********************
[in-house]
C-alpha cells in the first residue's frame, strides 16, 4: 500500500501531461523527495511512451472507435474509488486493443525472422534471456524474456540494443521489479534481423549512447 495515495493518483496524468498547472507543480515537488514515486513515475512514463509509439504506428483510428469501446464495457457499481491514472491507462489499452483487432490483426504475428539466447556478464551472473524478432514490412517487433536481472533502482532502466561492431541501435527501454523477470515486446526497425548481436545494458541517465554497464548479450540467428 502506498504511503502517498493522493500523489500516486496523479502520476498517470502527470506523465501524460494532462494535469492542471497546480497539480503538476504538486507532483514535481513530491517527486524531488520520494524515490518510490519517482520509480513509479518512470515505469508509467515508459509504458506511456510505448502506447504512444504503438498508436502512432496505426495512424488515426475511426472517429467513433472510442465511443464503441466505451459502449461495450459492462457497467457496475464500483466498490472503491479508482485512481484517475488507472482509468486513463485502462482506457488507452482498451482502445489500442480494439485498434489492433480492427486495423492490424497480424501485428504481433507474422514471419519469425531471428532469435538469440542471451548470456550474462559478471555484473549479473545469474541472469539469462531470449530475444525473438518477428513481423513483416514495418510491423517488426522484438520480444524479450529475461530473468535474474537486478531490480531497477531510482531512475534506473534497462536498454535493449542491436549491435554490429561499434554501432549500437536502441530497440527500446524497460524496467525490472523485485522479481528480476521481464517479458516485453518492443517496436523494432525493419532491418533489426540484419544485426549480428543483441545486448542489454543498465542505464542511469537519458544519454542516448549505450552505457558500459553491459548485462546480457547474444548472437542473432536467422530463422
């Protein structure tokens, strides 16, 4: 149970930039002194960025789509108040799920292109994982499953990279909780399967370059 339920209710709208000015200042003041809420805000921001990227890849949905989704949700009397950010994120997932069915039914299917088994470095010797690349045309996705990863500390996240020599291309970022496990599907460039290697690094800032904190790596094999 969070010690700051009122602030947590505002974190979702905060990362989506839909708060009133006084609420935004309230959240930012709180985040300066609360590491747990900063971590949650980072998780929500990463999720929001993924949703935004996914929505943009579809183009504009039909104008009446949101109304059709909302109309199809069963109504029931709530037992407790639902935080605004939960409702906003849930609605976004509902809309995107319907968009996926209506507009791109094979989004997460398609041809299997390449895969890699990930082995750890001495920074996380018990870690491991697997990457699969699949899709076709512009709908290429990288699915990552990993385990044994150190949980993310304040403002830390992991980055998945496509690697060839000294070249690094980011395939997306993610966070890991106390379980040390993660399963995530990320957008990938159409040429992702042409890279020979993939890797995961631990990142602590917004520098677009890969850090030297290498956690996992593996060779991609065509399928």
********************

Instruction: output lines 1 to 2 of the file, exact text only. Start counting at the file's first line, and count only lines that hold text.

[in-house]
C-alpha cells in the first residue's frame, strides 16, 4: 500500500501531461523527495511512451472507435474509488486493443525472422534471456524474456540494443521489479534481423549512447 495515495493518483496524468498547472507543480515537488514515486513515475512514463509509439504506428483510428469501446464495457457499481491514472491507462489499452483487432490483426504475428539466447556478464551472473524478432514490412517487433536481472533502482532502466561492431541501435527501454523477470515486446526497425548481436545494458541517465554497464548479450540467428 502506498504511503502517498493522493500523489500516486496523479502520476498517470502527470506523465501524460494532462494535469492542471497546480497539480503538476504538486507532483514535481513530491517527486524531488520520494524515490518510490519517482520509480513509479518512470515505469508509467515508459509504458506511456510505448502506447504512444504503438498508436502512432496505426495512424488515426475511426472517429467513433472510442465511443464503441466505451459502449461495450459492462457497467457496475464500483466498490472503491479508482485512481484517475488507472482509468486513463485502462482506457488507452482498451482502445489500442480494439485498434489492433480492427486495423492490424497480424501485428504481433507474422514471419519469425531471428532469435538469440542471451548470456550474462559478471555484473549479473545469474541472469539469462531470449530475444525473438518477428513481423513483416514495418510491423517488426522484438520480444524479450529475461530473468535474474537486478531490480531497477531510482531512475534506473534497462536498454535493449542491436549491435554490429561499434554501432549500437536502441530497440527500446524497460524496467525490472523485485522479481528480476521481464517479458516485453518492443517496436523494432525493419532491418533489426540484419544485426549480428543483441545486448542489454543498465542505464542511469537519458544519454542516448549505450552505457558500459553491459548485462546480457547474444548472437542473432536467422530463422